Fascinating infographics have revealed the most surveilled cities in the world where citizens are being watched in their every move.
London has the highest number of cameras outside of China, with an eye-watering 627,707 CCTV monitors set up across the UK’s capital, according to a new study.
The British city is the third most monitored state in the world with 67 cameras per 1000 people always watching every movement – only Shanghai and Beijing in China have more cameras.
Beijing, China’s capital, is the most watched metropolis in the world with 1.15 million cameras as the Communist Party pushes for Big-Brother-style state surveillance. It is closely followed by Shanghai which has one million monitors.
London has the highest number of cameras outside of China, with an eye-watering 627,707 CCTV monitors set up across the UK’s capital, according to a new study
Despite the higher number of cameras in the Chinese cities, London still has more monitors per 1000 people. Beijing has 56 cameras whilst Shanghai has 36 per 1000 people, nearly 50 per cent less than London.
The shocking infographics come at a time when the world’s billionth CCTV surveillance camera is set to be installed this year, which adds up to one camera per every eight people on Earth.
New York City has the highest number and density of CCTV cameras in the entire US, according to the infographics created by Surfshark, a VPN company.
The city has 31,490 cameras, with around 25 installed every square kilometre. In comparison, Los Angeles, the city with the second highest number of cameras in the US, has 22,679 monitors in place.
But Los Angeles has nearly six cameras per 1000 people, which is higher than New York City’s three cameras.
New York City has the highest number and density of CCTV cameras in the entire US with 31,490 which is much higher than the 22,678 monitors in LA
Sydney meanwhile is the most surveilled city in Australia with 60,000 cameras installed across the area watching our daily routines, much higher than the 9,363 cameras installed in Melbourne.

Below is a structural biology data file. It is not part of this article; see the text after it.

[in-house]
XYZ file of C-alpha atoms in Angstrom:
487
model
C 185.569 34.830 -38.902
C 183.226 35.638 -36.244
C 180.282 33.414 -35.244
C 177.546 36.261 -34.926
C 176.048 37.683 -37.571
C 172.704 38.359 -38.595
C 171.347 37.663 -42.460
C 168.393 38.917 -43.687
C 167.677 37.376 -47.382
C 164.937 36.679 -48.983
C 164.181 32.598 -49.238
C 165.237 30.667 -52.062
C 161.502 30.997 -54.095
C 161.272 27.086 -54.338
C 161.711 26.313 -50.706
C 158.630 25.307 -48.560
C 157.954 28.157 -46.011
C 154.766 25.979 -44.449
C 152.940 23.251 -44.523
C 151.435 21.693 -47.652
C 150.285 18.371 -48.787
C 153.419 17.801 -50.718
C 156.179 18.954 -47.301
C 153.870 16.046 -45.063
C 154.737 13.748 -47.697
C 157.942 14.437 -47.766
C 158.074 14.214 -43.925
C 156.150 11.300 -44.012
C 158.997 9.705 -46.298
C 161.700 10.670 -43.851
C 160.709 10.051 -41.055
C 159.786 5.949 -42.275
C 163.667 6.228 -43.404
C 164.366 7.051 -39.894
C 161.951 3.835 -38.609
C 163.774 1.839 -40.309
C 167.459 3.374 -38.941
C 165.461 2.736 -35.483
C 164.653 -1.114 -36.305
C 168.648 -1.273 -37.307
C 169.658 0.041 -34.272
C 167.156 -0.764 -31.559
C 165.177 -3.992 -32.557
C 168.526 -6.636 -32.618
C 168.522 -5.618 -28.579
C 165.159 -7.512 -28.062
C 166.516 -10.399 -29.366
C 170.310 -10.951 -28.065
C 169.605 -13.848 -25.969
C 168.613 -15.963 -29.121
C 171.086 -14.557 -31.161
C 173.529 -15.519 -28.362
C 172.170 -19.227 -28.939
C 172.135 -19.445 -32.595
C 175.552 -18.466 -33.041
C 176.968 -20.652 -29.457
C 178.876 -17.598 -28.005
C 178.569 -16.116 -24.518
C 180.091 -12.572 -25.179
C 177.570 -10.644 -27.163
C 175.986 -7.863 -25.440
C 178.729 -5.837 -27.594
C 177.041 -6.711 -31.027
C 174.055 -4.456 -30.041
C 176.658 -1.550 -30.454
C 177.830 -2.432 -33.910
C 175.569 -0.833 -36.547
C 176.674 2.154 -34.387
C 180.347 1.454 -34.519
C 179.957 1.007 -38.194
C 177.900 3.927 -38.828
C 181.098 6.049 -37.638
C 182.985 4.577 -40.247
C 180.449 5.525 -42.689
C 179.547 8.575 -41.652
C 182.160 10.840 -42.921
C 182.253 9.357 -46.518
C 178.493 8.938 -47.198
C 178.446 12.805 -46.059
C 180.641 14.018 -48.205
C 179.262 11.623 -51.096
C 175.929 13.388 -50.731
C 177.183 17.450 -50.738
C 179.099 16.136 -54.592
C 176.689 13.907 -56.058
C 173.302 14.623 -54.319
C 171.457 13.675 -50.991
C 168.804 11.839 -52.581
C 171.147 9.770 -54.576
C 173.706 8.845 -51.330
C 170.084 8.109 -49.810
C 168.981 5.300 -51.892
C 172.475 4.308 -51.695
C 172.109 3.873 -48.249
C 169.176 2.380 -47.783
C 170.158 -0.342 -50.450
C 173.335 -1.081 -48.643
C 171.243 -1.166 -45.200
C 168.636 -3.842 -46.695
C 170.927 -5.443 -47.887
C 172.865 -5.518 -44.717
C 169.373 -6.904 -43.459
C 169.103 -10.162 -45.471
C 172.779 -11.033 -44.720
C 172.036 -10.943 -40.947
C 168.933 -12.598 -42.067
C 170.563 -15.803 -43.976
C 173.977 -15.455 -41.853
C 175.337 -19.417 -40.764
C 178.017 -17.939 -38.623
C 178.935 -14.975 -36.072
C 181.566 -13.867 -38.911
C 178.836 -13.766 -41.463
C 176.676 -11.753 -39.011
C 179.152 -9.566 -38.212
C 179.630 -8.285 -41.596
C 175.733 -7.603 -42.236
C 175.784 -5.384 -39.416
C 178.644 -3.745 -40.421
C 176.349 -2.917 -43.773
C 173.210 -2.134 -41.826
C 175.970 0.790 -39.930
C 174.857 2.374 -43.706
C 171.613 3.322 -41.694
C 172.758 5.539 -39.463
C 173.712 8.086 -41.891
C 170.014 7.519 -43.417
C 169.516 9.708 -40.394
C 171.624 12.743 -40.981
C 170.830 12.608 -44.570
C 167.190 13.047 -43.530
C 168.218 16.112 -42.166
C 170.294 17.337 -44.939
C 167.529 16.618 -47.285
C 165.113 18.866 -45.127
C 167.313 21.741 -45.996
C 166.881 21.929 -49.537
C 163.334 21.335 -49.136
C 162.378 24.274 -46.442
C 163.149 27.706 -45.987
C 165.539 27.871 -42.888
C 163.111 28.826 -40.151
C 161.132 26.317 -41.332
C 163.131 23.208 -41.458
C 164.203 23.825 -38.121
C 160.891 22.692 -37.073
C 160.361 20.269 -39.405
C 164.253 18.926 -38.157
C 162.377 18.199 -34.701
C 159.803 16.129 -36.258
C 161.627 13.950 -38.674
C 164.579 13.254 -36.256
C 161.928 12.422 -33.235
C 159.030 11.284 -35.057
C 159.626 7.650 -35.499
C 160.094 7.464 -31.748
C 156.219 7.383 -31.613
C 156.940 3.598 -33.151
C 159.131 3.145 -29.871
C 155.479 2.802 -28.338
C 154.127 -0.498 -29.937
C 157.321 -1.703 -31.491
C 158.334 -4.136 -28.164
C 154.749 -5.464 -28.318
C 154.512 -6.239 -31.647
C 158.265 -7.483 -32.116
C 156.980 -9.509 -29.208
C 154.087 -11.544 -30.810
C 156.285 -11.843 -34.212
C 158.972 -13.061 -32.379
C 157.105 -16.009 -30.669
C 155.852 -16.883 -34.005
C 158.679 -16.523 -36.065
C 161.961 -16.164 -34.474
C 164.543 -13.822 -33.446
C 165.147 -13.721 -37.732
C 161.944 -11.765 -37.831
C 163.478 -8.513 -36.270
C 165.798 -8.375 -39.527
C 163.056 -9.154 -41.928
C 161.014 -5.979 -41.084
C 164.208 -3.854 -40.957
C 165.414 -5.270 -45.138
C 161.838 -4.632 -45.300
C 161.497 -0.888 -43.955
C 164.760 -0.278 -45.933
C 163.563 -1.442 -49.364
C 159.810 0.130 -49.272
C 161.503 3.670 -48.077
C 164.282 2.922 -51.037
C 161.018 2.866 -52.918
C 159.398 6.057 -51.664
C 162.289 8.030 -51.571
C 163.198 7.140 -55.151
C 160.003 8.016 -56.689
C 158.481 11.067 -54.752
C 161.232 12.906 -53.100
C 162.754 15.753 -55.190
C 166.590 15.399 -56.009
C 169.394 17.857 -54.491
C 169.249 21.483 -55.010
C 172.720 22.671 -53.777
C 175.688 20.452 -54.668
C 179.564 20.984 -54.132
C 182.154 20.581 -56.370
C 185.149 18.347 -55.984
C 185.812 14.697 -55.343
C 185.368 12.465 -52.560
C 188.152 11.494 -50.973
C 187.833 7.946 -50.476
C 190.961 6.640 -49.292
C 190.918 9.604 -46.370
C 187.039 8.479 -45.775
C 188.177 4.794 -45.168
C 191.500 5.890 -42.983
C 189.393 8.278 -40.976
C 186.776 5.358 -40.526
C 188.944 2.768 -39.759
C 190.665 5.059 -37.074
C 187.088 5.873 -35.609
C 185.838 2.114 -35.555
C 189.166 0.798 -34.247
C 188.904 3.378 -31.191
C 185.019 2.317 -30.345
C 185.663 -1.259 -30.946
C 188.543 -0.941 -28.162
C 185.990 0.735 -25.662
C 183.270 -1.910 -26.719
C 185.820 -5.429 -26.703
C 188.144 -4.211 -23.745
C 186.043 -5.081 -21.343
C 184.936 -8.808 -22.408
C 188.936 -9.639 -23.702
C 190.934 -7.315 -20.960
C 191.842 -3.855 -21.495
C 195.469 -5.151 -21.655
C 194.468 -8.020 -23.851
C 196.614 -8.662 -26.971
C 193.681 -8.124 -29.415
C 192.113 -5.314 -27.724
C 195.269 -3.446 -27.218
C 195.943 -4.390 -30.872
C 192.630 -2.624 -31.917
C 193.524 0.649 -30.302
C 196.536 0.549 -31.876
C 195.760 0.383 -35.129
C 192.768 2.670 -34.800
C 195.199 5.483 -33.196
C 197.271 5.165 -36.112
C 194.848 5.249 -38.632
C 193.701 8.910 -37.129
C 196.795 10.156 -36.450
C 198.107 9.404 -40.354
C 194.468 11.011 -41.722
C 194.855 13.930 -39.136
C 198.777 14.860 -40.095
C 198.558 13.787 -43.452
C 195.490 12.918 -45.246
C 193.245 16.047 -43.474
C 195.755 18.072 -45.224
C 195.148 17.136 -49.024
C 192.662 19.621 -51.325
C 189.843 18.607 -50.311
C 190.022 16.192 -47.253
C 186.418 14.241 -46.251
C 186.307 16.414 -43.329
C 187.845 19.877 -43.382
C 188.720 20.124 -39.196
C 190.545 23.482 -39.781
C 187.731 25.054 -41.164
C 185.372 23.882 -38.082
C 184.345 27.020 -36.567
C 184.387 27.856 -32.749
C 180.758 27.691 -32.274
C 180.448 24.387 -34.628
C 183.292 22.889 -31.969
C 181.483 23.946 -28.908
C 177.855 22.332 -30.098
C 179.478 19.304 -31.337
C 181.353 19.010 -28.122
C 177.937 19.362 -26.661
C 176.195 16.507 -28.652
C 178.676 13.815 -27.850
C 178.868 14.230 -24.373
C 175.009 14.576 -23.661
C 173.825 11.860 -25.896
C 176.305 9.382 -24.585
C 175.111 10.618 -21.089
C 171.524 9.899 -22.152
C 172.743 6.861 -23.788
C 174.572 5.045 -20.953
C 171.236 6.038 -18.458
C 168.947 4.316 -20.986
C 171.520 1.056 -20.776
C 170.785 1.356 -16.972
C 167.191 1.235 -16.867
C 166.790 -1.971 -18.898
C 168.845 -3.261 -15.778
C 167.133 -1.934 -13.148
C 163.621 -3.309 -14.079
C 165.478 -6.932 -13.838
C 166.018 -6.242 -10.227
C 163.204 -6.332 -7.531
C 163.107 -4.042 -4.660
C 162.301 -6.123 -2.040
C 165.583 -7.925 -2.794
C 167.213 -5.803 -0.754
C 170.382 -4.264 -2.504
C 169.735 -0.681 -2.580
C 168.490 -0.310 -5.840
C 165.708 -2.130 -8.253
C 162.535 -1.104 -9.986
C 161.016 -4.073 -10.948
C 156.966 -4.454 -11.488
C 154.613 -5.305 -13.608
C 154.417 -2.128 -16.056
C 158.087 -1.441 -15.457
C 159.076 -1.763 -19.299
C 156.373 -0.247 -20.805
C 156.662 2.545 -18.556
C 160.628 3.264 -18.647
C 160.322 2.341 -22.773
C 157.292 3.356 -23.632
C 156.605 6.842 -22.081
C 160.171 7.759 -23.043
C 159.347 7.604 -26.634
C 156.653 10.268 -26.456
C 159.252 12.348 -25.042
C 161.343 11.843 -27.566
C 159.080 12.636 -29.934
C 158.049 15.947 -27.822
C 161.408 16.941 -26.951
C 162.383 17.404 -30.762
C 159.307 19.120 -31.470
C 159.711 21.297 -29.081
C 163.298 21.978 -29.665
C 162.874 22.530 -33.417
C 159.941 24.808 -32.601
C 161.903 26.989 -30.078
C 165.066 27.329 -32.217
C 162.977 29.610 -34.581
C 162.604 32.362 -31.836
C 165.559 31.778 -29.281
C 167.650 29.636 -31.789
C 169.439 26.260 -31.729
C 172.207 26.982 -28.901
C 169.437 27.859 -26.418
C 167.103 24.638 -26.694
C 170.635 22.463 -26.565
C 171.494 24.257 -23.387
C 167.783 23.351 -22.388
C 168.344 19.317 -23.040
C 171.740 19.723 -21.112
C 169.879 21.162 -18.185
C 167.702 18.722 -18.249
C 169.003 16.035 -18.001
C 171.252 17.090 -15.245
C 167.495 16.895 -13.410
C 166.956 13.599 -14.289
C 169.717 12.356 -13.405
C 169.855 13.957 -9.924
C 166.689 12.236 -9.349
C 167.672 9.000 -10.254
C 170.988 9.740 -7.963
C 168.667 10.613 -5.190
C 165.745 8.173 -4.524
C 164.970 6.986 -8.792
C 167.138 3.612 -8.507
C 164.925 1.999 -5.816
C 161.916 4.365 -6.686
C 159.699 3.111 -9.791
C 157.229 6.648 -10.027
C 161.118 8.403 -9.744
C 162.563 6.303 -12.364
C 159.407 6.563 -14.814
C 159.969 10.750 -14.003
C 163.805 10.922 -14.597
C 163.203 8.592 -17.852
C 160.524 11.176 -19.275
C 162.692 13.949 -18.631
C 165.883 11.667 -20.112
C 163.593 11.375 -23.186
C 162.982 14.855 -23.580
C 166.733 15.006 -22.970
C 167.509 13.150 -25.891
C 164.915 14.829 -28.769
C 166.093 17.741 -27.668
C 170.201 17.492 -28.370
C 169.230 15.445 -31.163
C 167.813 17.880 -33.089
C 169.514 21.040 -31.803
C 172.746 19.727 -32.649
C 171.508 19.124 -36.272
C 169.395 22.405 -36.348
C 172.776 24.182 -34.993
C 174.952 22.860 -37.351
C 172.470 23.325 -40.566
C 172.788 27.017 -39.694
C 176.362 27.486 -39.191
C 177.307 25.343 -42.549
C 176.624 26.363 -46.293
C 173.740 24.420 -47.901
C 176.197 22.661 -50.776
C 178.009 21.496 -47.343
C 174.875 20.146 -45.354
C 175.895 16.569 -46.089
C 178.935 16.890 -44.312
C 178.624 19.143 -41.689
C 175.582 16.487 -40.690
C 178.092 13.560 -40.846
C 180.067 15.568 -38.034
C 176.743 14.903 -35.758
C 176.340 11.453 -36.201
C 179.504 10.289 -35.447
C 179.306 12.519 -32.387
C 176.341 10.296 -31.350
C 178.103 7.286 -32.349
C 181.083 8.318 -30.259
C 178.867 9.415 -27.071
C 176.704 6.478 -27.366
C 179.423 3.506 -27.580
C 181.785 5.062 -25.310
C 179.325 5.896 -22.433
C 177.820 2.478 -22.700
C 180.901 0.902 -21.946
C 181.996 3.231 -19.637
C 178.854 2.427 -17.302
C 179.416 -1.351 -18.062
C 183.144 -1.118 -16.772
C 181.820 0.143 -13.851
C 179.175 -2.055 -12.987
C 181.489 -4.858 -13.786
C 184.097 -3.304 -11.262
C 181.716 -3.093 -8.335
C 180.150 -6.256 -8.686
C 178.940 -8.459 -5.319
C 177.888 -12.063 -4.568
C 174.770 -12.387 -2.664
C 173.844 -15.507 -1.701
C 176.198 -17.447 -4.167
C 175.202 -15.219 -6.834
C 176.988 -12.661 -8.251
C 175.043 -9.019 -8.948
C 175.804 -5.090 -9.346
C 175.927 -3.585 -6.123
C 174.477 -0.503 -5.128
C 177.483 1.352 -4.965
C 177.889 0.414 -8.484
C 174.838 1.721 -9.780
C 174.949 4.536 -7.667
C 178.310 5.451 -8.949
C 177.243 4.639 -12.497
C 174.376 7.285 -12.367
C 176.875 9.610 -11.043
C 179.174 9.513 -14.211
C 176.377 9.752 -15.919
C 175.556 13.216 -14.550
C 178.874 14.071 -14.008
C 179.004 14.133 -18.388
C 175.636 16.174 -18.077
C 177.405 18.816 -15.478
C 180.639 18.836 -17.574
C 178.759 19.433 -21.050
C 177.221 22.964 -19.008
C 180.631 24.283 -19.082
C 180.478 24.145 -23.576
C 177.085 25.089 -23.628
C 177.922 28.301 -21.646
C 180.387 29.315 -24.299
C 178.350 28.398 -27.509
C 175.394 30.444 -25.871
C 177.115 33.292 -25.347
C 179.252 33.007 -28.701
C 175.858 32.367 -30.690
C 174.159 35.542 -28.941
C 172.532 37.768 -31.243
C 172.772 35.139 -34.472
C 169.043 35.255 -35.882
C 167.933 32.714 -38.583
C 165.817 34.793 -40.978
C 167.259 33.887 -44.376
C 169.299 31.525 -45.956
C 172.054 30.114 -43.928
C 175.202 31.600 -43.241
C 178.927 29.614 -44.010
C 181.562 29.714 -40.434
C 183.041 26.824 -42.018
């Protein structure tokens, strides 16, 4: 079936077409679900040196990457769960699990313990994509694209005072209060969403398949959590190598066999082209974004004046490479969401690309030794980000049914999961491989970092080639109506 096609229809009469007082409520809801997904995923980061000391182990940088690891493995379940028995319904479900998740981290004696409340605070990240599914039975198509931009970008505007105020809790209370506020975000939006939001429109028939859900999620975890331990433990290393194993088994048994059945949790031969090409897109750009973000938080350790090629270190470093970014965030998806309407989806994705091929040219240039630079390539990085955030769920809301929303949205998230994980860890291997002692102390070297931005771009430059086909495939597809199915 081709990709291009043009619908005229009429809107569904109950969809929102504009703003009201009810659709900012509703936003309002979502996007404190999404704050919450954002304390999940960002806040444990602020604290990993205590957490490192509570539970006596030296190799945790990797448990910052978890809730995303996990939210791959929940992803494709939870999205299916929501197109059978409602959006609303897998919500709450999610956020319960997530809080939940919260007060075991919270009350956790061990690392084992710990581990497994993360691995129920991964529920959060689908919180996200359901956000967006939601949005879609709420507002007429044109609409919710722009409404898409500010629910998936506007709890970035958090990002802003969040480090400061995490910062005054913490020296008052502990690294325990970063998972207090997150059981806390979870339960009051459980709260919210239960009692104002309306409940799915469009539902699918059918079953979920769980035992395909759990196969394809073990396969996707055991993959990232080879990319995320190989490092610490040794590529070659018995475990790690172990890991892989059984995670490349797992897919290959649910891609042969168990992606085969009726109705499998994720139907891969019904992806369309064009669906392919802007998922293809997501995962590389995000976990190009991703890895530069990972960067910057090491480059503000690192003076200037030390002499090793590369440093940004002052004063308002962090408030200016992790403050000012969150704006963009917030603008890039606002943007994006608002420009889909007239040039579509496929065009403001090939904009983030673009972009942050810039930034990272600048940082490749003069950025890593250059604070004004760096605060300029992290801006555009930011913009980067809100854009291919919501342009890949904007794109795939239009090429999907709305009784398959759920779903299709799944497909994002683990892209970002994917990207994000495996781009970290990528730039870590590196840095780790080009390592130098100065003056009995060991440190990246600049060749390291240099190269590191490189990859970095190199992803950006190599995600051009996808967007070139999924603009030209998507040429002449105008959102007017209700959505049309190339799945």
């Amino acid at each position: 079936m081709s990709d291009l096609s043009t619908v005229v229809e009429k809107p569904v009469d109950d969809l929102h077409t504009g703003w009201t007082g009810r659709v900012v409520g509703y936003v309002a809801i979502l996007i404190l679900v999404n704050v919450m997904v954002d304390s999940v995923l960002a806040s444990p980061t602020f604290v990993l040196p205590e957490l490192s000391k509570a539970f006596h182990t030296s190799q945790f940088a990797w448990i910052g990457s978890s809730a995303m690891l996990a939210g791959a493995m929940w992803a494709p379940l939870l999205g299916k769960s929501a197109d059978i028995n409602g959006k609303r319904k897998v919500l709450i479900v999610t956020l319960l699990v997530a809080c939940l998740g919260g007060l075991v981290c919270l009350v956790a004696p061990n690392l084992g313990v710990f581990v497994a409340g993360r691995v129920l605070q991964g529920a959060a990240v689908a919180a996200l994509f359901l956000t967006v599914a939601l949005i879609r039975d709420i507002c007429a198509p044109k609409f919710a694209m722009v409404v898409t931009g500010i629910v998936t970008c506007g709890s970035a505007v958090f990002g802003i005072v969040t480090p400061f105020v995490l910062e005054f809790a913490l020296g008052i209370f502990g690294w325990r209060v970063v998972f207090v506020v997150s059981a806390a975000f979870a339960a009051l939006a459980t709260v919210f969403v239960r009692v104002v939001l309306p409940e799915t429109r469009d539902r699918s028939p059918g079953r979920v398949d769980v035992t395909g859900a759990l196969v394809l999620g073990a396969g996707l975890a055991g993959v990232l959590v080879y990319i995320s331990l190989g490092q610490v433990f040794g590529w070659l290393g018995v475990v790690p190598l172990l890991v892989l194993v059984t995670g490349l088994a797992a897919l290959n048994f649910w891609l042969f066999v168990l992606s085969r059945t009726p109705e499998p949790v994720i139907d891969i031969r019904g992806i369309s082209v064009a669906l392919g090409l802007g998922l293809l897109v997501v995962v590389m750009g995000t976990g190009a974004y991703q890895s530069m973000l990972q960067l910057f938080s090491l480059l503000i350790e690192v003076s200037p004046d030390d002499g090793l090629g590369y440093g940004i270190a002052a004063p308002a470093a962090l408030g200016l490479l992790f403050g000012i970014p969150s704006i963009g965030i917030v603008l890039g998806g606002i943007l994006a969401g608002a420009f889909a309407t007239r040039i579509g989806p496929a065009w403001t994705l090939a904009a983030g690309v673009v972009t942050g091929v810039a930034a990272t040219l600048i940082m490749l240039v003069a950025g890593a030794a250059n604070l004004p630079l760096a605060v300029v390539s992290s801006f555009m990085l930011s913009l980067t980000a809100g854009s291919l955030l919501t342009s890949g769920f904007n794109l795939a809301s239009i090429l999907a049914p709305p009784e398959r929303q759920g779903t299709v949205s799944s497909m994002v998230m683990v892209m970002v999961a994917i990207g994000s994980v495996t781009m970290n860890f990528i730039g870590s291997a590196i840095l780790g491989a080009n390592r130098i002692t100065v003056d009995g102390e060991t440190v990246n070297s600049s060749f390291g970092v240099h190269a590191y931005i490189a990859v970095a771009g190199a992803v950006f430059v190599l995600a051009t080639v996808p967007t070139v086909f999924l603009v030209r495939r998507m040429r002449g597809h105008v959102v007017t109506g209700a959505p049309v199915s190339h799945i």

The infographics illustrate just how pervasive surveillance cameras are in the 130 most populous cities across the world.
In China and the US, for example, there is already one camera per 4.1 and 4.6 people, respectively.
London not only has the third highest number of cameras in the world but it also has the highest number of monitors per square kilometre outside of Asia.
For every kilometre you walk across the capital city 399 cameras could have captured your movements. London, with a population of around nine million people, have the fourth highest density of cameras in the world.
Chennai in India has the highest density of cameras in the world, with a staggering 657 monitors capturing its citizens movements for every kilometre they walk. It is followed by Hyderabad, India, with 480 cameras and Harbin in China with 411.
Chennai in India has the highest density of cameras in the world, with a staggering 657 monitors capturing its citizens movements for every kilometre they walk whilst Sydney is the most surveilled city in Australia
Meanwhile, Beijing, despite having the highest number of cameras in the world, it is ranked tenth for density of the monitors.
But six of the top ten cities with the highest density of CCTV cameras are in China; three are in India.
China has been building a mass surveillance network, which currently boasts about 200 million AI-powered cameras.